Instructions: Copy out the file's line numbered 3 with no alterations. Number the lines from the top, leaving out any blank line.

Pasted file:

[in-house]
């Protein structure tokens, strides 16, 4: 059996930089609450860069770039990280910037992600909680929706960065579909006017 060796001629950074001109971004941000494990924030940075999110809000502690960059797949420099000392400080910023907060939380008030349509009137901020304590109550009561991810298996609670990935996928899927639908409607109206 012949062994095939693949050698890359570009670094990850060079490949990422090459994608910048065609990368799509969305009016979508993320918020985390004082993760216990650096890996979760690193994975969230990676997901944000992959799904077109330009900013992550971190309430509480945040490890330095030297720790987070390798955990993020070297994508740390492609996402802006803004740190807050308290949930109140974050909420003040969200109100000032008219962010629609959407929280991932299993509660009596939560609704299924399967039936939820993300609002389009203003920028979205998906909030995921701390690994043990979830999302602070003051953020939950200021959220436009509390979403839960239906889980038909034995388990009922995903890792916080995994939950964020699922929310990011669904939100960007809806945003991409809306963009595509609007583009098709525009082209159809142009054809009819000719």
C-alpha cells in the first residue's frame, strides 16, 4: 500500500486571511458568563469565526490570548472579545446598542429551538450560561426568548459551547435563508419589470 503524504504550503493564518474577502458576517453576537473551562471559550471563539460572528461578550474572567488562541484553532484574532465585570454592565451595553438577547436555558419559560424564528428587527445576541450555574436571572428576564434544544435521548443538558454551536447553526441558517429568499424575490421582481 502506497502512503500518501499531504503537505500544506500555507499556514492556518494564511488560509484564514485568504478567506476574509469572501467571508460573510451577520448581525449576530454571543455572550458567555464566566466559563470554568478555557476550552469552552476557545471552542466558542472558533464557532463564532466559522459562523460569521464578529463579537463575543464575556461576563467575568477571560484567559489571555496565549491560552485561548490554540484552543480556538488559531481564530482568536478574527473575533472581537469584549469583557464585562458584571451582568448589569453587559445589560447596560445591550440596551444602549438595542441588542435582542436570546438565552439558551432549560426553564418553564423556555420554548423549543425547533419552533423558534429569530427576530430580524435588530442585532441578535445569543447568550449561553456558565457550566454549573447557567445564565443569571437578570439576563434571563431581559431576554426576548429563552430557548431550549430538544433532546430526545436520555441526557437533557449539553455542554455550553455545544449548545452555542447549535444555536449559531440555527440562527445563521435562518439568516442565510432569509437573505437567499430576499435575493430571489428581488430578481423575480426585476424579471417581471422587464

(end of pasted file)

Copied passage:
C-alpha cells in the first residue's frame, strides 16, 4: 500500500486571511458568563469565526490570548472579545446598542429551538450560561426568548459551547435563508419589470 503524504504550503493564518474577502458576517453576537473551562471559550471563539460572528461578550474572567488562541484553532484574532465585570454592565451595553438577547436555558419559560424564528428587527445576541450555574436571572428576564434544544435521548443538558454551536447553526441558517429568499424575490421582481 502506497502512503500518501499531504503537505500544506500555507499556514492556518494564511488560509484564514485568504478567506476574509469572501467571508460573510451577520448581525449576530454571543455572550458567555464566566466559563470554568478555557476550552469552552476557545471552542466558542472558533464557532463564532466559522459562523460569521464578529463579537463575543464575556461576563467575568477571560484567559489571555496565549491560552485561548490554540484552543480556538488559531481564530482568536478574527473575533472581537469584549469583557464585562458584571451582568448589569453587559445589560447596560445591550440596551444602549438595542441588542435582542436570546438565552439558551432549560426553564418553564423556555420554548423549543425547533419552533423558534429569530427576530430580524435588530442585532441578535445569543447568550449561553456558565457550566454549573447557567445564565443569571437578570439576563434571563431581559431576554426576548429563552430557548431550549430538544433532546430526545436520555441526557437533557449539553455542554455550553455545544449548545452555542447549535444555536449559531440555527440562527445563521435562518439568516442565510432569509437573505437567499430576499435575493430571489428581488430578481423575480426585476424579471417581471422587464